Sean Angus Watson is a guitarist who releases his music on YouTube, Facebook, and Instagram. I just recently discovered him. His songs are dreamy, lush, simple, and intimate. His playing is superb. His guitar tones are eminently listenable—utterly divine.
With regard to classification, I think you might hear the influence of legato jazz and blues guitarists like Bill Frisell, John Abercrombie, or Robben Ford. Watson verges at times on neo-soul or "guitar-&-B."
Here is his take on one of my favorite songs, Gymnopédie no. 1, showing Watson's admiration of minimalist Erik Satie:
I want to argue that this is musical minimalism at its finest. Consider first how Watson plays. Clean, not overly distorted or complicated by a number of effects. No warbling, swirling, echoing, oscillating, crunching—none of those things that guitarists love to do to their guitar sounds.
Consider his phrasing: Watson prefers long, legato, almost vocal guitar lines to the sweep-picking or the blues riffing or the detuned chug-chugging you might hear from other popular guitarists. His guitar is a voice. You can almost hear words in the lines that he plays.
Consider Watson's use of a looped rhythm and chords. He doesn't need a band—that's minimalism! he's his own bassist, accompanist, and drummer. Consider also his choice of chords as well. Despite playing solo, he prefers stripped chords, two-note intervals, over fuller chords. This creates sonic space within his arrangements.
Consider the 'feeling' his playing conveys. The reverb effect is a deep hall, giving us that alone in an empty room feel. His choice is to predominantly play softly, like a whisper. There's emotion behind it: Loneliness, fear, a swell of exhilaration, a resolution…
His chord choices are airy and dreamlike, again, due in part to the intervals that he plays. His rhythm ambles, it isn't forward-marching or stampeding. There's a feeling that we're leisurely tumbling, floating along in song. It's not a driving or cutting rhythm; the feeling is that we're not going anywhere hastily.
Lastly, Sean Angus Watson is a minimalist with regard to gear: To record the video, Watson uses a single camera and lens (Sony A7s with a Rokinon 85mm) from a single angle. He uses a single guitar: a 2003 Gibson SG Special Faded, a relatively inexpensive guitar at that.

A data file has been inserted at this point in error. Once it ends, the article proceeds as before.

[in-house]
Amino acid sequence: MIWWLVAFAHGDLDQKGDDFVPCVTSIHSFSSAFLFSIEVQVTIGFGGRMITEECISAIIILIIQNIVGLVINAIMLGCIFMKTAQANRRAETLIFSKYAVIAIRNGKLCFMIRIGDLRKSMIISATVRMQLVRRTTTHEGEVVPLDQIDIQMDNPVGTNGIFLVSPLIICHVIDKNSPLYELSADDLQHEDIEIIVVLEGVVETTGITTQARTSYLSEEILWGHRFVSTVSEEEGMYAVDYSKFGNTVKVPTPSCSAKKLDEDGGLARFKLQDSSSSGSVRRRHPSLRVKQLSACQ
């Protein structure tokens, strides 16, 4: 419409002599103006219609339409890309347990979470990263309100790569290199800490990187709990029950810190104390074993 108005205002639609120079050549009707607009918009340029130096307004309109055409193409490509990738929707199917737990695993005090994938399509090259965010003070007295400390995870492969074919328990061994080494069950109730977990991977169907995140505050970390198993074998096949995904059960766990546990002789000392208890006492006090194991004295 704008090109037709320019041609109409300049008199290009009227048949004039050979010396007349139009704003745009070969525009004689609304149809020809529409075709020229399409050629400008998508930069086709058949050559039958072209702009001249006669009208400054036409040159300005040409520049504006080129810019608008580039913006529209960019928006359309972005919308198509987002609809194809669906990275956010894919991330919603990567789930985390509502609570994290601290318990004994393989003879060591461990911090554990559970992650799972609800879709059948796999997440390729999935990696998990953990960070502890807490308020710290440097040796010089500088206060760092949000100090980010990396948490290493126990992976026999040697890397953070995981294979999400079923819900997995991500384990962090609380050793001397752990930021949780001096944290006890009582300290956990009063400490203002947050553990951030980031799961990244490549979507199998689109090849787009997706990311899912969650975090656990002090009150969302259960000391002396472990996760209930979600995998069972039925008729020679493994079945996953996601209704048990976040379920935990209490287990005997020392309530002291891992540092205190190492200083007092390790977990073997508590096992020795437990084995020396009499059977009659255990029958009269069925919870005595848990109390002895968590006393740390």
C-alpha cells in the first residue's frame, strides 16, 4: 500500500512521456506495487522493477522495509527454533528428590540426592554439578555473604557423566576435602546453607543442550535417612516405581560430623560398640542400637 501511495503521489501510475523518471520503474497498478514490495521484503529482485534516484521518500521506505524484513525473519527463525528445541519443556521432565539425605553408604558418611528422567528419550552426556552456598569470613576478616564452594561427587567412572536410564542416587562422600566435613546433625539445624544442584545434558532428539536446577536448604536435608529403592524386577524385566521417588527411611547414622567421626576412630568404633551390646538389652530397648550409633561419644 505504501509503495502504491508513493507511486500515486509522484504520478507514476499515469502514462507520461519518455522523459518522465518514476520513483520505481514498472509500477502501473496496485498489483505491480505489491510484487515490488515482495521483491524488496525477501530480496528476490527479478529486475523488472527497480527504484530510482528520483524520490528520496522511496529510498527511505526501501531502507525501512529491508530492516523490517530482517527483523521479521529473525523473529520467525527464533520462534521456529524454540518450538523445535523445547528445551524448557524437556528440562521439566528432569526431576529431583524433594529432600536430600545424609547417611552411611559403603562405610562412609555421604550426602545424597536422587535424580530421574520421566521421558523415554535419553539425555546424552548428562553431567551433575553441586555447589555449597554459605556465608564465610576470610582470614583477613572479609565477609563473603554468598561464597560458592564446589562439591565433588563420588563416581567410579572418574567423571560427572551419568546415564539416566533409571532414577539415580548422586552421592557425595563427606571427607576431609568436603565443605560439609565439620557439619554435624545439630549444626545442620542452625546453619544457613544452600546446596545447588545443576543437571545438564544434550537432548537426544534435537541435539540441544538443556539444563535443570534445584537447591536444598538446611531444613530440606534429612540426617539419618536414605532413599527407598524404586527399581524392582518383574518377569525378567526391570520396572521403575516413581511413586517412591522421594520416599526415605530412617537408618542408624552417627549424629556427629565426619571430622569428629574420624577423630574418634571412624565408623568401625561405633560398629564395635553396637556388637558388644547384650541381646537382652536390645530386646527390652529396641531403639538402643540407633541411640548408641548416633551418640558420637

Ask any guitarist: What guitar should I buy to play jazz? No one—not a single guitarist out there—would tell you to buy a Gibson SG. That's a screaming hard rock guitar. Yet, under Watson's fingers it sounds glorious.
By his own admission, Watson rarely ever uses the bridge pickup on his guitar, favoring the neck pickup instead. For you non-guitar gear geeks, this produces a warmer, softer, bass-ier, bluesier tone. His pickups: a Gibson Angus Young humbucker in the bridge (again, rarely used) and a Seymour Duncan Hot P90 in the neck.
The Hot P90 has an enormous dynamic range from clean to gritty, with a bump in the midrange that lends itself to tonal presence. And that's important; the greater the variety of sounds you can get out of your guitar, the fewer guitars you'll want or need.
Touring for two years, I learned that carrying one dynamic guitar trumps having to bring and maintain several different guitars for several different sounds out on the road. With the higher gain P90 pickup, Watson's guitar certainly has the versatility to let rip or roll back and clean up without losing top-end, brilliance, or presence.
Lastly with regard to gear, Watson only uses a TC Electronic Ditto x2 into a Presonus AudioBox USB: 2x2, with reverb and compression applied in his DAW. What's this mean? well, it means he uses about ten or fifteen fewer pieces of gear than the average guitarist!
It also means that he didn't spend hundreds of dollars on an amp. And it means he has greater mobility with his equipment—he can set up and record anywhere. Recording into a DAW means that he doesn't wake his neighbors when playing late at night as well.
Every choice Sean Angus Watson makes throughout his cover songs, his original songs, and his improvisations, it's all minimalistic. It's all simple. It's all intentional. From the tone, to phrasing, to chord choice, to tempo, to the gear that he plays, Sean Angus Watson is a musician with vision and intention and simplicity—a musician I have come to admire.